Dance is an art as old as any form of human expression. The body moves through time and space with or without music. It has traditionally been linked with grace and elegance or fun and frolic.
Dance might tell a story in a ballet. It might pay tribute to a culture of origin. It might be the center of a ritual or ceremony or even make a political statement. Or, it might convey emotions.
But, dancing can also be competitive, highly competitive at that.
What does it take?
Competitive dancing takes dedication to irregular hours, constant travel, and a great deal of commitment. You may work seven days a week on choreography, rehearsals, and performance.
You will workout to maintain health and flexibility because every performance puts you at risk for damage to muscles, joints, and bones.
Dedication starts early. Although most childhood dancers drop out before they reach middle school, they do develop poise, balance, and self-confidence. But, if they get the bug for competitive dancing, they have a challenging road ahead.
They will start early and continue steadily. It’s surely possible, but very few dancers start later in their lives. They must develop the fluidity and coordination and, then, hone those skills with repetition and instruction from dedicated coaches.
The Bureau of Labor Statistics, Indeed.com, and other resources consider competitive dance as a career. And, there is some movement to make it an Olympic sport.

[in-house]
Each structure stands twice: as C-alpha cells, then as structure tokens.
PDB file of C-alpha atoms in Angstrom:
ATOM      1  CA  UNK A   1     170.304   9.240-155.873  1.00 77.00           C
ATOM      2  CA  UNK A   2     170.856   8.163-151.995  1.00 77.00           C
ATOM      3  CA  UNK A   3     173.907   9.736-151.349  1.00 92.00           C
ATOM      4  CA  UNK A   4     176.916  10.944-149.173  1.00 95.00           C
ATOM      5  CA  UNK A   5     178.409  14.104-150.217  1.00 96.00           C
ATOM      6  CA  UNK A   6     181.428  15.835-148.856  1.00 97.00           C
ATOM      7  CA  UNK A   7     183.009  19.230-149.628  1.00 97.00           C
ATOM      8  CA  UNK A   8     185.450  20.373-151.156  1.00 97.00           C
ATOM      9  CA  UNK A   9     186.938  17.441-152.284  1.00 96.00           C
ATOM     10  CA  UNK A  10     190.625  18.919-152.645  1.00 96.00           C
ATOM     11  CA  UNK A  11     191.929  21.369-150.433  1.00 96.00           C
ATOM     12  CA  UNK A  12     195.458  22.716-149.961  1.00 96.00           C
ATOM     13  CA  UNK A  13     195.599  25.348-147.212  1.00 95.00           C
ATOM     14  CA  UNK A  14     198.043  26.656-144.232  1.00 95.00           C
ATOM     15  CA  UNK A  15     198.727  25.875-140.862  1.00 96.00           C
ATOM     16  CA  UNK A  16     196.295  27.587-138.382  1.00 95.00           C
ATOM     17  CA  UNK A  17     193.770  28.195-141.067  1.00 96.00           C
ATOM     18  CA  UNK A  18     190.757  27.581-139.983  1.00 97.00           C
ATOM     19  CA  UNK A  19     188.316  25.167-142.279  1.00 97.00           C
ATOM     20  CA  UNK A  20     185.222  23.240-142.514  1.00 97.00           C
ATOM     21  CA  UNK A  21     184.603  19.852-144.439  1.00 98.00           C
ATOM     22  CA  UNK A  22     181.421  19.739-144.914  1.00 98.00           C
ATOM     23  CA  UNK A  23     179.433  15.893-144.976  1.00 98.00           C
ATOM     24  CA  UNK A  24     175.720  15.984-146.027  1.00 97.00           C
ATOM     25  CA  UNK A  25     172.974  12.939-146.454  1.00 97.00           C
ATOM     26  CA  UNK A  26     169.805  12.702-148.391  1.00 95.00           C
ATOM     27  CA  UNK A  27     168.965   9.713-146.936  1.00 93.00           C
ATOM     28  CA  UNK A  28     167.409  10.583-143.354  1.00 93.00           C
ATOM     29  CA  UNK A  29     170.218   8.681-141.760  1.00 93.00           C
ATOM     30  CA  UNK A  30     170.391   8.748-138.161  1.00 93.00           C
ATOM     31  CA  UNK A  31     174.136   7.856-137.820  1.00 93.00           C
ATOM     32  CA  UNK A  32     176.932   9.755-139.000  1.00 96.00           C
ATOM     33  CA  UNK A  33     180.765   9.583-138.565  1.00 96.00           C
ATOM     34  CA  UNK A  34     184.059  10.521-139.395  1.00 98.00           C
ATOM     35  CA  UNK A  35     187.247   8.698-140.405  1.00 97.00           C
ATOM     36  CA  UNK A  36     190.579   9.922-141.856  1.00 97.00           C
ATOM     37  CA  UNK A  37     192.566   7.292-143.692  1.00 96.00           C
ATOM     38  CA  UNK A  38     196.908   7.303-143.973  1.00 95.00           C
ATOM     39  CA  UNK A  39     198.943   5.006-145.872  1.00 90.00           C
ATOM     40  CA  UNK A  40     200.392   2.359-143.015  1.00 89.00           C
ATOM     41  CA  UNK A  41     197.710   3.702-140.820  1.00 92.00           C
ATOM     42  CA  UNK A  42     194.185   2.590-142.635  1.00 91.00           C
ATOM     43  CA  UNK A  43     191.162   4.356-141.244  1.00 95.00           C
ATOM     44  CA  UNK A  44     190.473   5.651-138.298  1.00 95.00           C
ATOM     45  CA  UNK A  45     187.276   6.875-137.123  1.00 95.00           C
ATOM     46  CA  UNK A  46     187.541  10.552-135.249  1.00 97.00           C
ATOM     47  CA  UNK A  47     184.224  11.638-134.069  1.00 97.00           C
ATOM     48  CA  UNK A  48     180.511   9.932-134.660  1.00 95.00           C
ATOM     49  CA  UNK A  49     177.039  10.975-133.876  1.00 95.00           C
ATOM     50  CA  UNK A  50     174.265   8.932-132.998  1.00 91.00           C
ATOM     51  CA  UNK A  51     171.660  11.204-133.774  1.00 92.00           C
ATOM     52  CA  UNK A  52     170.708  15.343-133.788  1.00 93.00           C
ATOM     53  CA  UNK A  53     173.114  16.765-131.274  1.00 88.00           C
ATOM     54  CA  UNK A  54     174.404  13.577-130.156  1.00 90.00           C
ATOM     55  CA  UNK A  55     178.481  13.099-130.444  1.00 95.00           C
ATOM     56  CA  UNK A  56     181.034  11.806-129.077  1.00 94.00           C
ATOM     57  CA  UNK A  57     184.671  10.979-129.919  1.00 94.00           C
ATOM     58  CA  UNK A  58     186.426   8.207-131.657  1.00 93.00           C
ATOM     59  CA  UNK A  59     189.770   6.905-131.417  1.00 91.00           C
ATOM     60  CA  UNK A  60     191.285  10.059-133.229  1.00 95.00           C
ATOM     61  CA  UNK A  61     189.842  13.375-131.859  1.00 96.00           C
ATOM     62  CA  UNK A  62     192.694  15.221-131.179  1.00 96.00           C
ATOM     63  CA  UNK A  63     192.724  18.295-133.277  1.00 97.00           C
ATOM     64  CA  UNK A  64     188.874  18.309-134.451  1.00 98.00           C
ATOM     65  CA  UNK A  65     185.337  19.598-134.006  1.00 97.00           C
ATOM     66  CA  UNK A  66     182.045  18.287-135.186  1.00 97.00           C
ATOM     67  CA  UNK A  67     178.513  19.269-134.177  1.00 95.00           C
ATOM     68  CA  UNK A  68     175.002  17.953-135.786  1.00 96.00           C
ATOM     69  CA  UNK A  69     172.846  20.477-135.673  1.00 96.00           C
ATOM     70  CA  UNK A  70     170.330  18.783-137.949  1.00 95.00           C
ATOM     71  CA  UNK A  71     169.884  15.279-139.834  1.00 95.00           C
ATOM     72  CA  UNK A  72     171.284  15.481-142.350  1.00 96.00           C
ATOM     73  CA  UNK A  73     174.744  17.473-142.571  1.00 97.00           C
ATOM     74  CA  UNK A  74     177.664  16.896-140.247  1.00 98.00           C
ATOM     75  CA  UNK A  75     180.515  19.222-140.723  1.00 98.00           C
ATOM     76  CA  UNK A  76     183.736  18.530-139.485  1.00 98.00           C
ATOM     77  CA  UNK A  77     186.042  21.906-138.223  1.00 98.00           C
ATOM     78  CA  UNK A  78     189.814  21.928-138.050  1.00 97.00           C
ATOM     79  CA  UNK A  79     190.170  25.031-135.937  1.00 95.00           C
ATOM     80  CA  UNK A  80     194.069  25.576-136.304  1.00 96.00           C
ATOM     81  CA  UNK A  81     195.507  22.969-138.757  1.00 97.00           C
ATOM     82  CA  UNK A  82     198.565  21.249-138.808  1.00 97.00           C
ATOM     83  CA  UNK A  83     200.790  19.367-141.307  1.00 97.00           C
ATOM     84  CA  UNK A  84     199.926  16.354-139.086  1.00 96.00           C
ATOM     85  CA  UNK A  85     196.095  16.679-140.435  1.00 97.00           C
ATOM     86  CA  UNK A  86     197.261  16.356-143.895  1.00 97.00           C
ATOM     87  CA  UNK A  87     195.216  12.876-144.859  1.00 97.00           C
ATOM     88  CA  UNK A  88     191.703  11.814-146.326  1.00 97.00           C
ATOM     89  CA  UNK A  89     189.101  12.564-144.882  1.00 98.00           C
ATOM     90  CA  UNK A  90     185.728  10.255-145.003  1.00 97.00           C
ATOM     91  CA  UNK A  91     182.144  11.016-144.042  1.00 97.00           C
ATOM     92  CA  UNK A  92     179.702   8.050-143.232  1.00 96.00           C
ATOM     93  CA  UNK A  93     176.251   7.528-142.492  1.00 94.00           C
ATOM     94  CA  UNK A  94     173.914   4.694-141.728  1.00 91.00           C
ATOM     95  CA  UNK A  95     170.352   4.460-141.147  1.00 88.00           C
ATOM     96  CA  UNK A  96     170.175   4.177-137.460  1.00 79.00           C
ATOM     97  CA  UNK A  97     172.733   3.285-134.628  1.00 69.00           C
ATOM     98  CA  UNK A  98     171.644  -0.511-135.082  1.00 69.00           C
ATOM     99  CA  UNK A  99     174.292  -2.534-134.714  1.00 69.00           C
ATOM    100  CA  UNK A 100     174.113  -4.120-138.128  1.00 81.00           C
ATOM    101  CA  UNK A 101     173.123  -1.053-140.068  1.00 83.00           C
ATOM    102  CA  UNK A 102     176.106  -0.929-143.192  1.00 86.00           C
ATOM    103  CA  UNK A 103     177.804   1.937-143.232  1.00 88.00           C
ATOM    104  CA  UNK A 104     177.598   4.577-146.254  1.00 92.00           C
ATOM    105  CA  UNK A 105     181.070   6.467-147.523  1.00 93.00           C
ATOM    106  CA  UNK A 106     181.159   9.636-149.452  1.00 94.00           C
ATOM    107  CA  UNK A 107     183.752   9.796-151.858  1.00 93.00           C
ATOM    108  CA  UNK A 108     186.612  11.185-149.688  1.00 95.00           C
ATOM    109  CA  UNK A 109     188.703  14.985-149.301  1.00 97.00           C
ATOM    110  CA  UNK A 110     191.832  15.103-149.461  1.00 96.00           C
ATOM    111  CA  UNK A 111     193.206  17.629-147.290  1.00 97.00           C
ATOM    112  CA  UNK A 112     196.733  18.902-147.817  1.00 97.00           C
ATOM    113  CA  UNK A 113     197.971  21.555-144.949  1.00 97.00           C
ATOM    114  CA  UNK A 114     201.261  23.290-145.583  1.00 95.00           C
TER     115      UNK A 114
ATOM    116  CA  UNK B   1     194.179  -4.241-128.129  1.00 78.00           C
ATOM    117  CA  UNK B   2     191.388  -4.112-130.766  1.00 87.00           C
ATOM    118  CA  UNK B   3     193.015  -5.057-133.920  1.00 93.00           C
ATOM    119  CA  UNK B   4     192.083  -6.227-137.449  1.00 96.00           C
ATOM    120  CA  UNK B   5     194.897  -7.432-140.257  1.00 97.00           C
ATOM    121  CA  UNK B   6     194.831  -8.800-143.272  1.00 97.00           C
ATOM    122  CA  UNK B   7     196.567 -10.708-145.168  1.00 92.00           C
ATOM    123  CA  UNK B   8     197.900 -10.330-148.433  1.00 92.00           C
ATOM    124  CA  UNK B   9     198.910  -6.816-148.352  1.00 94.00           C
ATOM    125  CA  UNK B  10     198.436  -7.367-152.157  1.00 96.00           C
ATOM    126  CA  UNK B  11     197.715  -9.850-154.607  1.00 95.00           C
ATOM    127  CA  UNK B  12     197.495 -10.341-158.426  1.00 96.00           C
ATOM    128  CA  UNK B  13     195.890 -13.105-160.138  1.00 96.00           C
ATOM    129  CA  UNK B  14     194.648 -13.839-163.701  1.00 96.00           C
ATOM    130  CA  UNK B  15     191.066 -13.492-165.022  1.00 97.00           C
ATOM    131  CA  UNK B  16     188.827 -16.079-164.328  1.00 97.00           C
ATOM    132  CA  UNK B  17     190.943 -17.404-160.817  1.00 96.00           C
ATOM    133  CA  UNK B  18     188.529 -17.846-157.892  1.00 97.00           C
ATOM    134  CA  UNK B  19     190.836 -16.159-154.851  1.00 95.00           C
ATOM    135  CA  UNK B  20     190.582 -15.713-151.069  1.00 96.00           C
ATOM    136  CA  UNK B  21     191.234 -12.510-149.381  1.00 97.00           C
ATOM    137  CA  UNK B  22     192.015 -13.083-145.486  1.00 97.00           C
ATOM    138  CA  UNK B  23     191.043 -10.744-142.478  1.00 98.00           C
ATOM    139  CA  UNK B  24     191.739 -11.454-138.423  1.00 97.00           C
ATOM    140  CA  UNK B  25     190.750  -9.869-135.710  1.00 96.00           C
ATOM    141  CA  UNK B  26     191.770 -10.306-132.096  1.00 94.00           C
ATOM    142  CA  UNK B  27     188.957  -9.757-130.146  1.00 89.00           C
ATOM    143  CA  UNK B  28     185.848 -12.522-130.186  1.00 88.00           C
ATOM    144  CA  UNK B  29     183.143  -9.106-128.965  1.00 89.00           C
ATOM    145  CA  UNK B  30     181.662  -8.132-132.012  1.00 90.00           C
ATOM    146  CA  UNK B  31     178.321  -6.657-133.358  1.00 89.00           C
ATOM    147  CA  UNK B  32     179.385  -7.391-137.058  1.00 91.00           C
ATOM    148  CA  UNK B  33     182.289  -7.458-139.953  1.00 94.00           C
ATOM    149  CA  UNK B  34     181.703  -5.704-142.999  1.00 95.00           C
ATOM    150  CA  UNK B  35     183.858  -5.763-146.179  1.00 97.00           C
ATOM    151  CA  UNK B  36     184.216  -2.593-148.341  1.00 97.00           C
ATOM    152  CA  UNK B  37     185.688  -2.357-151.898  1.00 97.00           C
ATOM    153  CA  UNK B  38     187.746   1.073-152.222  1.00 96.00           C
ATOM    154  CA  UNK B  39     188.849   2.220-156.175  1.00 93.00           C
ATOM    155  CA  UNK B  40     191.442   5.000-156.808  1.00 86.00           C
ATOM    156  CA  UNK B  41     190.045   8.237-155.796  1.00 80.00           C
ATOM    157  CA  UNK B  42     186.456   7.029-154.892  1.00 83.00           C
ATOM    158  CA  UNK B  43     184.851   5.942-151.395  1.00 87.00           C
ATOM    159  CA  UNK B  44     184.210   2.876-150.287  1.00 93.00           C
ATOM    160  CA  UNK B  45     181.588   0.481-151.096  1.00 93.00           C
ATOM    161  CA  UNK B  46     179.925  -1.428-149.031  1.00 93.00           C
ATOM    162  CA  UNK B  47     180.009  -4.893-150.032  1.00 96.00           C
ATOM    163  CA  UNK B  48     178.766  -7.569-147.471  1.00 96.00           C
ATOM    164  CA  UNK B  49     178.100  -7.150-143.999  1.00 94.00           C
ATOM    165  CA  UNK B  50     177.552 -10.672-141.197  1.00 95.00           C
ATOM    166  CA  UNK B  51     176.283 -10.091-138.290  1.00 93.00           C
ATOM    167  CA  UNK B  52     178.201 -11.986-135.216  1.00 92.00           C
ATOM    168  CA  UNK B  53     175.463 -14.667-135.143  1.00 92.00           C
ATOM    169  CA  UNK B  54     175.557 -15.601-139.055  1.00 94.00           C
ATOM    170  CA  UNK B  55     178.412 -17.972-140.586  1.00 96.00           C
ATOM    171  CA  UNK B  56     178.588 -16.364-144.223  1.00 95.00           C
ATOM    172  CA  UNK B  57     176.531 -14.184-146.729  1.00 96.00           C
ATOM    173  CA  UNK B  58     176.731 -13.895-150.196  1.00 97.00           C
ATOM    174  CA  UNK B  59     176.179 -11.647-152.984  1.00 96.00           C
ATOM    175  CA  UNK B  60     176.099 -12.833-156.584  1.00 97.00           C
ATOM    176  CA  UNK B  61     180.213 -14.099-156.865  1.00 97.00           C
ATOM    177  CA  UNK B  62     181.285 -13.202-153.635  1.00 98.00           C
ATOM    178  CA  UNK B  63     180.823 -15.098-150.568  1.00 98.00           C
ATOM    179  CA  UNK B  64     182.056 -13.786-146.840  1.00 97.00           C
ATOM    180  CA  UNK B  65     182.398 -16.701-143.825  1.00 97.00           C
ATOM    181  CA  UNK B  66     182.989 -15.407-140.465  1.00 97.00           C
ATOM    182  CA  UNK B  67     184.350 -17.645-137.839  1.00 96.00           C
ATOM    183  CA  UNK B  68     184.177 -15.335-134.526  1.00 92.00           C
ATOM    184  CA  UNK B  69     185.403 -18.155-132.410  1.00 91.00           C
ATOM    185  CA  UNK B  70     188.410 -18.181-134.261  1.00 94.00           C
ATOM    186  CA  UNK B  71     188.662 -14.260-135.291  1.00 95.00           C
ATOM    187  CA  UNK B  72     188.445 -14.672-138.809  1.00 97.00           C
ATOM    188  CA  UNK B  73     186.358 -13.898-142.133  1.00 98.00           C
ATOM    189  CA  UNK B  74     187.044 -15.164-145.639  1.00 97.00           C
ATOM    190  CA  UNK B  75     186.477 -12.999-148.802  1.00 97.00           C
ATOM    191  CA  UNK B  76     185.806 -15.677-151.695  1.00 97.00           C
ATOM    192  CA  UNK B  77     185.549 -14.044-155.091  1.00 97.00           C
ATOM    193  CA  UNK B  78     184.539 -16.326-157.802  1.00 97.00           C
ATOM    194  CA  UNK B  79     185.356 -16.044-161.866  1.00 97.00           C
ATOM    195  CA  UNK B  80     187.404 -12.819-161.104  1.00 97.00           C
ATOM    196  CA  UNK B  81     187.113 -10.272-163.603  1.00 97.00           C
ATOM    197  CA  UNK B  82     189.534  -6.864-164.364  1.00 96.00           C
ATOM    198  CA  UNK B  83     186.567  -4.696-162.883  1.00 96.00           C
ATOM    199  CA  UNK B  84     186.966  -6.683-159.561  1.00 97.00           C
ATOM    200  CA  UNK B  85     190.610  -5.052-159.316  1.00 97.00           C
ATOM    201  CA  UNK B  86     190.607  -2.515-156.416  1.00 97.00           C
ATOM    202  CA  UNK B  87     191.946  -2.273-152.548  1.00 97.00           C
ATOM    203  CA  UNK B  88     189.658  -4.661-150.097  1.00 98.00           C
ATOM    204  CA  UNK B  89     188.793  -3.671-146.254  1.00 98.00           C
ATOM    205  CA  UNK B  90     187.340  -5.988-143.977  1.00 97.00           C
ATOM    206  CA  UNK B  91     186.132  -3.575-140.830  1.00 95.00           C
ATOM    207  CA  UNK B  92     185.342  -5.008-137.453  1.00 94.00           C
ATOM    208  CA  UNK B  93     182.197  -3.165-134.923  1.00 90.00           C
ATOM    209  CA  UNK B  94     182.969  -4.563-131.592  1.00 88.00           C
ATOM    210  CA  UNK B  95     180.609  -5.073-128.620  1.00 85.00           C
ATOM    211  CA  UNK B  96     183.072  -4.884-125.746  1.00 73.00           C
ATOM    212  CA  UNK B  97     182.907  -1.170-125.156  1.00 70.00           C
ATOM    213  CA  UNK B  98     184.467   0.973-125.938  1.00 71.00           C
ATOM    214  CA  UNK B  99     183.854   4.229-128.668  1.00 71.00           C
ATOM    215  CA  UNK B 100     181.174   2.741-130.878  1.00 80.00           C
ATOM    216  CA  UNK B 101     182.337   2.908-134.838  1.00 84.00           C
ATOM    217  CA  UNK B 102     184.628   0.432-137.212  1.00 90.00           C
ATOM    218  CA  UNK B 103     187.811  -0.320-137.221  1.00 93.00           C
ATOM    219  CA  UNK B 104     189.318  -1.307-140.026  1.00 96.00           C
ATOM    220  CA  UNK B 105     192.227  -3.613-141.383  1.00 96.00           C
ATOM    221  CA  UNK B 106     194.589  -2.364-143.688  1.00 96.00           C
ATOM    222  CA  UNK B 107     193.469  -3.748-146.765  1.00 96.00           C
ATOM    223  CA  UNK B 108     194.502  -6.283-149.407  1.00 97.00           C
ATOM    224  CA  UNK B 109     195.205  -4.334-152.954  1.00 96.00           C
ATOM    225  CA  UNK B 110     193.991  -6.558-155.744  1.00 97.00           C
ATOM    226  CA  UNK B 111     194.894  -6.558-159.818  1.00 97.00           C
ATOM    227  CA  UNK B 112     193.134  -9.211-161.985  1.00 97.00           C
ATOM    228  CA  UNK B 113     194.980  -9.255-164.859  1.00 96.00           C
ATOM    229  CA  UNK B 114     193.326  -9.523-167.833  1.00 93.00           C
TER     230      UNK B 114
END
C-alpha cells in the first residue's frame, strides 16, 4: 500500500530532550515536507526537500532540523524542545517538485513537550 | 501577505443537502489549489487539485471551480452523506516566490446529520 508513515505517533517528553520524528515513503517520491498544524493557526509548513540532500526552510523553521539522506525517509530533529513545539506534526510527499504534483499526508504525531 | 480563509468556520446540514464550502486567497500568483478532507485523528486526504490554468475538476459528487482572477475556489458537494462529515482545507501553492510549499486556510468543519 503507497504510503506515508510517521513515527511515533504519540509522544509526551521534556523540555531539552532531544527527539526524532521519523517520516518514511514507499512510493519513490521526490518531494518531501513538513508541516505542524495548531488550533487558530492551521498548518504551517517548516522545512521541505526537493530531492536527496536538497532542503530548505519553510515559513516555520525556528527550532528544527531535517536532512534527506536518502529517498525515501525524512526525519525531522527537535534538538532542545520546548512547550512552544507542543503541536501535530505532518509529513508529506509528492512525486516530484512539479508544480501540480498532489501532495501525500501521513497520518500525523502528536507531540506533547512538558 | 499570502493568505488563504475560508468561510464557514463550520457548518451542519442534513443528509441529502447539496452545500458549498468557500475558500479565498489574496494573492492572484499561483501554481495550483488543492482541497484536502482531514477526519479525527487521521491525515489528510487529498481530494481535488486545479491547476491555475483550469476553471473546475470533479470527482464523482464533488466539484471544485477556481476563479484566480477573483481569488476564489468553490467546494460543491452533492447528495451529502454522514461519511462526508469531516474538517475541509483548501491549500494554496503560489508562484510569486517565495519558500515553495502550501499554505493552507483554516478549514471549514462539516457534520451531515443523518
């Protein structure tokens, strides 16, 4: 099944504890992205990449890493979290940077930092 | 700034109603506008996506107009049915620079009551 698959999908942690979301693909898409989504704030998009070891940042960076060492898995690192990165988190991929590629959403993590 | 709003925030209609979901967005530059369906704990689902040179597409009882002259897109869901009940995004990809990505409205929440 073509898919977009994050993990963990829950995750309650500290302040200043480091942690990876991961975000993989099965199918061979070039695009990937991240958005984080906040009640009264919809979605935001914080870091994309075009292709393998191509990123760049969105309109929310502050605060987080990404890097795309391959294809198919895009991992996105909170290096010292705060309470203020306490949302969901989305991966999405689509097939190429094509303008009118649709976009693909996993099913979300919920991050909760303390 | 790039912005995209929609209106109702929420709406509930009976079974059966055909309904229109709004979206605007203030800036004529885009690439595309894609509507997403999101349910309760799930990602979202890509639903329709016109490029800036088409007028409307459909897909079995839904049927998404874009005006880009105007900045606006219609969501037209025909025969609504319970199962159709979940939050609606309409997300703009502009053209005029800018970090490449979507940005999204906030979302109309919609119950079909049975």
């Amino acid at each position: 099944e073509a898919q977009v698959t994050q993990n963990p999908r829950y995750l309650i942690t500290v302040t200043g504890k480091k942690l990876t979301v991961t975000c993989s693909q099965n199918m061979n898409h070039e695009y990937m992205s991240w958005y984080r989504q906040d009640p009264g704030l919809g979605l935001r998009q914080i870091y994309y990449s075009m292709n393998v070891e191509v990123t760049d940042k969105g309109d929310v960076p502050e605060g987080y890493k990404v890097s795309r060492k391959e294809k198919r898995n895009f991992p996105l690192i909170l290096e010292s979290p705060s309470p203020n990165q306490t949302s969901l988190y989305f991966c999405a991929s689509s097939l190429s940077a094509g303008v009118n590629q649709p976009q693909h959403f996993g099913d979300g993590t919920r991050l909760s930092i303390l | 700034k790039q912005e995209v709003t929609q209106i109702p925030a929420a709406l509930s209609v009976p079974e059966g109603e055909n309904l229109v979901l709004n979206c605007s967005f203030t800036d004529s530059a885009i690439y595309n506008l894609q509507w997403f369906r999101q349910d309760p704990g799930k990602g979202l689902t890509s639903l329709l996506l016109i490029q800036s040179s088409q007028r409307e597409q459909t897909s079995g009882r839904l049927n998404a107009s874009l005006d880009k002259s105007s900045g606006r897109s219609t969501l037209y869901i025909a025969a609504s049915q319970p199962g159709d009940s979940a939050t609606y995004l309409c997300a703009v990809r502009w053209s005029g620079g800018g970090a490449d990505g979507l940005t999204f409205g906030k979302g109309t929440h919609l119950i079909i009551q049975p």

The World Dancesport Federation “has set its aims high and campaigns persistently to bring DanceSport to the future Games of the Olympiad.”
You may not get a shot at TV’s Dancing with the Stars, but you can make a living dancing. Because age catches up with dancers, most dance team members have regular jobs to support them now and in the future when they hang up their dancing shoes.
According to ThoughtCo.com, “In a DanceSport competition, couples dance together on the same floor while being judged on their speed, elegance, body action, and dramatic movements.”
Couples compete in a series of dance styles that may include waltz, tango, foxtrot, quickstep, and more. Judges, former professional dancers themselves, vote on their appearance and performance.
Whether pursuing a career in dancesport, in entertainment, or in teaching dance, participants have a list of needs in terms of clothing, costumes, and more. Starting from the bottom up, you need shoes.
There are ballet slippers, hip-hop sneakers, tap shoes, and character shoes. Character shoes are built for dancing on wood floors. Used in dance routines and auditions, they are indispensable and stylish.
Dance pants come in harem, hip-hop, capri, and classic styles like the Alexandra collection Tricot leggings – a high waistband atop the fitted and tapered silhouette.
A selection of bras prepares dancers for all occasions. The Body Wrappers have adjustable and detachable straps to wear under tank tops, halters, or cross-back tops. Matte nylon and Lycra, it has a clear and removable back band.
The Under Armour Dance Twisted Dance Twisted Tech Zip is a soft top with a ¼ zipper in the front. It comes in other colors, and is perfect for workouts and rehearsals.
Any career or competition in dance requires scores of accessories. You’ll need bags for clothes, shoes, and equipment. There are leg warmers, socks, belts, hats, and cosmetics.
If the dancer in your life is a little girl, a high school teen, a member of the college dance team, or a competitive ballroom dancer you’ll want them prepared, in style, and ready to go.